How To Not Get Replaced By AI

Non-tech Skills every developer should learn


4/1/20244 min read

With the rise of AI tools such as Devin, branded as 'The first AI Software Engineer', many developers fear being replaced by AI 🤖.

So how do you become so great that you can’t be replaced by AI?🤔

If I were to ask you what makes a fantastic programmer, you may say something along the lines of; writing clean and efficient code, solving complex problems, learning new technology quickly, adapting easily, creating scalable and maintainable systems etc.

This is what I initially thought too however, when reading the book "Happy Sexy Millionaire", authored by Steven Barlette, I stumbled upon a chapter that revealed what achieving greatness really involves. The chapter titled "How to Become the Best in the World" explained that to excel, you don’t necessarily need to outpace competitors in traditional metrics (like the ones listed above). The key lies in cultivating a blend of skills that not only set you apart but also render the competition irrelevant. These range of these skills, often referred to as a "skill stack," should complement each other whilst being diverse enough to give you a unique advantage.

Let’s look at Steve Jobs for example. Although Jobs did not have a formal software engineering or CS education, he learnt through self-directed learning and networking. He explored elements of technology which interested him and ultimately, married this with his love for design and a desire to foster innovation. This allowed Apple to create its own lane within the tech industry 🛣️.

So what are some skills you should be looking to adopt to make you irreplaceable by AI?

  1. Creativity: Developers, more often than not, are told what to build and how to build things too. This can lead to atrophy of their creative muscles. One of my favourite things about programming is that you can build almost anything you can think of. But what happens when you can’t think of what to build? Exercising creativity is a must 🎨. Start by identifying everyday challenges you, or an underrepresented community face and brainstorming solutions. Engage in discussions with everyday people to see what they struggle with. Listen to podcasts and interviews with tech founders and understand their journey from beginning to end. Then start building and keep at it.

  2. Speaking: There is a stereotype that developers are geeky, awkward, and introverted people. While I don’t 100% agree with this, compared to my time as a Pharmacist, I have noticed that there are fewer opportunities to exercise speaking, building rapport and storytelling. That’s why I believe that strengthening your verbal delivery can give you a unique advantage. Pick a subject that you are passionate about, or a personal story. Create a speech and perform it. Start with things like webinars (these can be less daunting). Then move on to in-person public speaking. You can join Toastmasters. They are geared to improving people's public speaking abilities and have groups in most cities (including mine which I was surprised to find). You can search on to check your area.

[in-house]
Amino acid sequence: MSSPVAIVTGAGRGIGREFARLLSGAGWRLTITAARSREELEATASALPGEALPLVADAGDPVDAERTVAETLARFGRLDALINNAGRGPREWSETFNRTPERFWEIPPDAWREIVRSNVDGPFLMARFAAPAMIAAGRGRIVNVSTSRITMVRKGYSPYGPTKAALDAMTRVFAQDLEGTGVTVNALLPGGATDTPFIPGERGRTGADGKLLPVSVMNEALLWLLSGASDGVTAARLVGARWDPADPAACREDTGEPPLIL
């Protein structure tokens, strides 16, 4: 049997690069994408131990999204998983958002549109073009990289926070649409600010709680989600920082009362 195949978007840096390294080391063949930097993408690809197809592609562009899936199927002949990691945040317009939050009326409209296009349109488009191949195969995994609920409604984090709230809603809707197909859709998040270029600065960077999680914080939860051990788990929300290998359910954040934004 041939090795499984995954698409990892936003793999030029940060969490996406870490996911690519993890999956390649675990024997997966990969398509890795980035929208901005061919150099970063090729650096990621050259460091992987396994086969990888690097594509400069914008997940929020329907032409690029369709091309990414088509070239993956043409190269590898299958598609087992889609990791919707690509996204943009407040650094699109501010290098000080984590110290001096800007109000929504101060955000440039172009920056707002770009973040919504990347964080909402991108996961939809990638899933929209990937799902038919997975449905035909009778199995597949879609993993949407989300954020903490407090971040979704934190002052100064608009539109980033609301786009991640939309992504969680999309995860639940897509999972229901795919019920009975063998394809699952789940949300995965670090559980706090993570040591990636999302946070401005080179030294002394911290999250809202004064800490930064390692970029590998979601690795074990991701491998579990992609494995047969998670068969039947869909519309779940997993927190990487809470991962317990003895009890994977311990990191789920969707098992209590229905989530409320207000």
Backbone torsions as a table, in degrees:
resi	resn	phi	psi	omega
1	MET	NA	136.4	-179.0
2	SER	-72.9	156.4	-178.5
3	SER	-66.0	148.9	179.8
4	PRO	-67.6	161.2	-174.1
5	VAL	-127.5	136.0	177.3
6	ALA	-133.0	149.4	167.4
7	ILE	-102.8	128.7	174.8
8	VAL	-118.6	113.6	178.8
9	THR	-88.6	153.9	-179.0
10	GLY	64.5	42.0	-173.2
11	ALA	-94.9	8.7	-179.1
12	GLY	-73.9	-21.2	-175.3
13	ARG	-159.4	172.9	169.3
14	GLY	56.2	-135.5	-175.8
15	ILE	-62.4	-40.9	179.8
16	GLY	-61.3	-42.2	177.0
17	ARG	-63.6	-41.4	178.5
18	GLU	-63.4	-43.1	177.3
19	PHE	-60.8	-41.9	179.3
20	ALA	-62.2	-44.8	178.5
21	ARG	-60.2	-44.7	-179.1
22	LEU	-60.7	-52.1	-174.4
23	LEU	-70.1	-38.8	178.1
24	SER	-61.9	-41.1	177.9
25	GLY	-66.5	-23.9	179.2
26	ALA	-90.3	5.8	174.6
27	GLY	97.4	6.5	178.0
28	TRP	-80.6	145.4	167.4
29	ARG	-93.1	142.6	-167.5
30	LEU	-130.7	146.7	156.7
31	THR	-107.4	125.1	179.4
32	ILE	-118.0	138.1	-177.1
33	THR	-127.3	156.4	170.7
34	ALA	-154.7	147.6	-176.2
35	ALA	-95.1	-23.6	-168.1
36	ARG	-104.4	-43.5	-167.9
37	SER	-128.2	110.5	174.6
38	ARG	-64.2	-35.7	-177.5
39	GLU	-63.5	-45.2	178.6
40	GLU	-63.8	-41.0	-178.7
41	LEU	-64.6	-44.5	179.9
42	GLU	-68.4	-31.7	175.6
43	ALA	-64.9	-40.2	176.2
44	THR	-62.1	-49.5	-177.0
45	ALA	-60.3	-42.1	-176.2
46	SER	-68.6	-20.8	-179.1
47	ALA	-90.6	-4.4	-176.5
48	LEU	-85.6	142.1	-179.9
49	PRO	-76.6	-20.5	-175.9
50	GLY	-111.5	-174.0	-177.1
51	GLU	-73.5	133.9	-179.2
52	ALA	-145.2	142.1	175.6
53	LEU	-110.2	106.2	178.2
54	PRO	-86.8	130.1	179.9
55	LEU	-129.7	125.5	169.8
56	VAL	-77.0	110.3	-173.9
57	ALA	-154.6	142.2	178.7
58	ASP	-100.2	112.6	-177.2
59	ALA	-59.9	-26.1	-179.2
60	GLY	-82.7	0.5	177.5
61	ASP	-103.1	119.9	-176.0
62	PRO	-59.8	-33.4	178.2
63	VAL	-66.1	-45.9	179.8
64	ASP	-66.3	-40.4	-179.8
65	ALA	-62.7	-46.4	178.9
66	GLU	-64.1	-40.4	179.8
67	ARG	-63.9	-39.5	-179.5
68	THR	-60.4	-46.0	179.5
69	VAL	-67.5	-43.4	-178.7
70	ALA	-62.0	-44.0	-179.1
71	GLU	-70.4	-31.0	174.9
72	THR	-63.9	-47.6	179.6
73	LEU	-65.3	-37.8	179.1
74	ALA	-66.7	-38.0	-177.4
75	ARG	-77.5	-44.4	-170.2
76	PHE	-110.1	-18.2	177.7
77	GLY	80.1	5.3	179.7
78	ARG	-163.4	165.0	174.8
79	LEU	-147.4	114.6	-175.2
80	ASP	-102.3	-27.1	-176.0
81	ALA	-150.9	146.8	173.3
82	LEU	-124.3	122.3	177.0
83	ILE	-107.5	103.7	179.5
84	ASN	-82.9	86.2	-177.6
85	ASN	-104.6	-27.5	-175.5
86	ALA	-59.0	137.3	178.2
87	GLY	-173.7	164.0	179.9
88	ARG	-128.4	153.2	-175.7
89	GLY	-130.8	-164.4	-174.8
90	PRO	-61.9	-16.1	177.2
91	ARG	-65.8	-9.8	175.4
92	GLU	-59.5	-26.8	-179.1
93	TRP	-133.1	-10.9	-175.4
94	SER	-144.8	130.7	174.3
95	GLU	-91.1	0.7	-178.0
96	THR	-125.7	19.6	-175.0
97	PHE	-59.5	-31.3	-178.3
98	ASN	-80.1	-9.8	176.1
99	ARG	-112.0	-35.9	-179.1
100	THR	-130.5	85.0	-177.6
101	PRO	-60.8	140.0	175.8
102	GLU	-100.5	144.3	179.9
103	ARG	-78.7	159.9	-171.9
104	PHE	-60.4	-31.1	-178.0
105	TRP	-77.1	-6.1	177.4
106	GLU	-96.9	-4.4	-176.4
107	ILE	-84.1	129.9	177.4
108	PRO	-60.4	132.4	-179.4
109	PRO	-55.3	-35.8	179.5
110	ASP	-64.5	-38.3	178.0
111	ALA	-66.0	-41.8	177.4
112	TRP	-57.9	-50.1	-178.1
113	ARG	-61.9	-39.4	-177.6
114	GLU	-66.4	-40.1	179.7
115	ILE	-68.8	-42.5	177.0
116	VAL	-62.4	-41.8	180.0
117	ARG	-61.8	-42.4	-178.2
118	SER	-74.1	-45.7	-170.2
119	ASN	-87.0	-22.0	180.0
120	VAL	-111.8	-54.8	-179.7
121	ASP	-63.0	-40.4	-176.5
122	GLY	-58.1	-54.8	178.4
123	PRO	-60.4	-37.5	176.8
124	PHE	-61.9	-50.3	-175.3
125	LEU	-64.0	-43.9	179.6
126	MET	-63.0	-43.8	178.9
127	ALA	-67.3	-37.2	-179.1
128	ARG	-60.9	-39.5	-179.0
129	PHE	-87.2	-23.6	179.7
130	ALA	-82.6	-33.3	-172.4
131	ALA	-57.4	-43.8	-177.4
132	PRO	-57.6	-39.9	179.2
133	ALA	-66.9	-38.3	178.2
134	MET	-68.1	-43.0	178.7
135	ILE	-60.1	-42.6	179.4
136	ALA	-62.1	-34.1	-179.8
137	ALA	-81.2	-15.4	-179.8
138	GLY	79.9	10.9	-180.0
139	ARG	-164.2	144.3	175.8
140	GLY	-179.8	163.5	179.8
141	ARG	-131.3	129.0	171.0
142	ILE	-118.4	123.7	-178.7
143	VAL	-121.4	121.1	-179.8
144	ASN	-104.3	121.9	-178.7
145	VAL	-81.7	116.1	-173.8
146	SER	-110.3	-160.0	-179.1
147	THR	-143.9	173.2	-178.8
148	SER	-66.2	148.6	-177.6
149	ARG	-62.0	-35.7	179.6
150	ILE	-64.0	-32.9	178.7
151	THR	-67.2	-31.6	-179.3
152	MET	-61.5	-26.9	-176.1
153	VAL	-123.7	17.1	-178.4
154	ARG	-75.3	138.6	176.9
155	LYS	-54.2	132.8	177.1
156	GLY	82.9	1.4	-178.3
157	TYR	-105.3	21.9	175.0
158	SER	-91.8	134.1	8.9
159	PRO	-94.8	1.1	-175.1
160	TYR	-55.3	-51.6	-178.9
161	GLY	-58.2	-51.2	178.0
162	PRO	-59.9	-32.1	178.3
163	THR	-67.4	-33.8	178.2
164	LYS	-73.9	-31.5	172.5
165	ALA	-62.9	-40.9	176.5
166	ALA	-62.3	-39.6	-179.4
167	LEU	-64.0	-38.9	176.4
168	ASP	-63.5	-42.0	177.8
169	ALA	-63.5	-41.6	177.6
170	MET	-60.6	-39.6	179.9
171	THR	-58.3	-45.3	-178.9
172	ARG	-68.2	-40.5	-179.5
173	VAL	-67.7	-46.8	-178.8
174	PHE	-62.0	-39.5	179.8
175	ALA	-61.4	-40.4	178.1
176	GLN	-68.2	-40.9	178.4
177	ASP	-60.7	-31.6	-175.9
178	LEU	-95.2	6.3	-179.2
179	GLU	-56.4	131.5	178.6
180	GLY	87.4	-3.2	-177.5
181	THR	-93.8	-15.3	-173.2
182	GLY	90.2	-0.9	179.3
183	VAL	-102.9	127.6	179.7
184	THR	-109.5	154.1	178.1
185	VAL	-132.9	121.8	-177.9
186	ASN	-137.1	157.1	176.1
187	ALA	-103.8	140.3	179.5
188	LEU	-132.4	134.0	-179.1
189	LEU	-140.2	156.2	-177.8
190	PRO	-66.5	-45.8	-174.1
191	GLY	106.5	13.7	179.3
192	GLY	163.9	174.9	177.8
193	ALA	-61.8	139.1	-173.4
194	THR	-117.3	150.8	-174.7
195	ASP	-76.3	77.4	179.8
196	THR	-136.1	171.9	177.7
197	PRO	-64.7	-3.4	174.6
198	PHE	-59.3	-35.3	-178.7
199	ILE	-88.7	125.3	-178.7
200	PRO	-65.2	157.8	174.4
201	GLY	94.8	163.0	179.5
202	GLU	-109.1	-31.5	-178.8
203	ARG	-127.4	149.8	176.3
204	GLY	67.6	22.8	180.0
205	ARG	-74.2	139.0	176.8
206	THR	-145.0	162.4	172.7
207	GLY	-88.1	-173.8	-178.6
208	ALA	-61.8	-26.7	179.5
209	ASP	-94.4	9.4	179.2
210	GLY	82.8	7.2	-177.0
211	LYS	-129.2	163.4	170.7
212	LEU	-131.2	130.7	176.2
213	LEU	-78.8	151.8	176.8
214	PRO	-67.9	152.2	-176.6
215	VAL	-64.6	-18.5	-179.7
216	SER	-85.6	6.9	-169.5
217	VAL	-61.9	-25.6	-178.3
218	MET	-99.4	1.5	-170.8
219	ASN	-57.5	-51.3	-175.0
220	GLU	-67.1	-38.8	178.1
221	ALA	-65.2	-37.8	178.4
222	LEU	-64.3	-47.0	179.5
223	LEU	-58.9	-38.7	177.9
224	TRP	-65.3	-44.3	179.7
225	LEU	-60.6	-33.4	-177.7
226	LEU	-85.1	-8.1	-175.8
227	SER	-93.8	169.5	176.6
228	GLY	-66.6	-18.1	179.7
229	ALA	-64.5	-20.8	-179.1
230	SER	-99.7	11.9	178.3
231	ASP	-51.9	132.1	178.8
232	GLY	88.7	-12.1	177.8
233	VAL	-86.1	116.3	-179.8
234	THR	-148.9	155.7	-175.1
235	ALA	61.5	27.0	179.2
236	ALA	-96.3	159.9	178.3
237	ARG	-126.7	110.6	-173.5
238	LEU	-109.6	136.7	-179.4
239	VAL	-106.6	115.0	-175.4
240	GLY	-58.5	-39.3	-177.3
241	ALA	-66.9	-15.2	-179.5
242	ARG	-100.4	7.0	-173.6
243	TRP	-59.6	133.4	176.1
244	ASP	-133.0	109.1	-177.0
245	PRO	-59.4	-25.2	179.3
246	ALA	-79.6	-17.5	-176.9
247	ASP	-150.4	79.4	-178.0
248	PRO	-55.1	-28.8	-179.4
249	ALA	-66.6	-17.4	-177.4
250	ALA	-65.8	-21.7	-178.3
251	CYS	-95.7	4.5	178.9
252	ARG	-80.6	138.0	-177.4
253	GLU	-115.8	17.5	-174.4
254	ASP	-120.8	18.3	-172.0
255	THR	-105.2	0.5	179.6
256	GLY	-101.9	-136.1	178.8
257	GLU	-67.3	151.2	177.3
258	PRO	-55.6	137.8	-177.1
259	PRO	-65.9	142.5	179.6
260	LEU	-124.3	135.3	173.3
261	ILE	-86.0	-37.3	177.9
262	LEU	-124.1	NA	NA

3. Teaching: People selling online courses are making hundreds and thousands of dollars a month. In fact, with the right marketing, profits can be uncapped. Technology is a growing field. More people want to understand it, more people want to learn it. Being able to share your knowledge and break down these complex concepts into digestible pieces of information will set you apart. How do you get better at teaching?

    1. Make sure you actually know the topic well.

    2. Remove all the jargon and teach in a way that a 10-year-old would understand.

    3. Something that a lot of developers fail at - do not teach to demonstrate your fantastic knowledge, teach so that whatever you communicate is understandable.

    4. Practice and get feedback (Code First Girls are always looking for coding instructors so volunteering here may be a great start!).

  4. Selling/Marketing: What good is building an amazing product if you can’t convince people to buy/use it. Effective marketing and selling is everything in the modern world and is key in the tech world too. Learn the art of selling and marketing to ensure your creations reach their intended audience. You can learn this on Skillshare, YouTube etc

  5. Design: Design plays a big role in human perception and interaction. We are more likely to favour things which are aesthetically pleasing. From our previous example with Steve Jobs, blending an eye for design with technical knowledge can birth innovative solutions. Explore areas like typography, colour theory and visual hierarchy. Understand the psychology which underpins design.

In conclusion, true success isn't about fitting into pre-existing moulds but rather about creating your path—one that is as unique and extraordinary as you are.

Pick additional skills that complement your strengths, so that you not only become the best in your field but also carve a niche that is distinctly yours.

Next steps for you:

  • Choose one skill, either from the list or another you have a particular interest in.

  • Search for a podcast channel, book, skill share course or YouTube channel that provides education on this area.

  • Dedicate 30mins every other day towards developing this skill.

Email me here: to let me know how it's going.

If you enjoyed this post, here are some other posts you might like:

  1. Where Self-Taught Developers Miss The Mark

  2. 8 Goals You Should Be Setting As A Developer

  3. 6 Quick Tips To Help You Learn How To Code

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Until next time,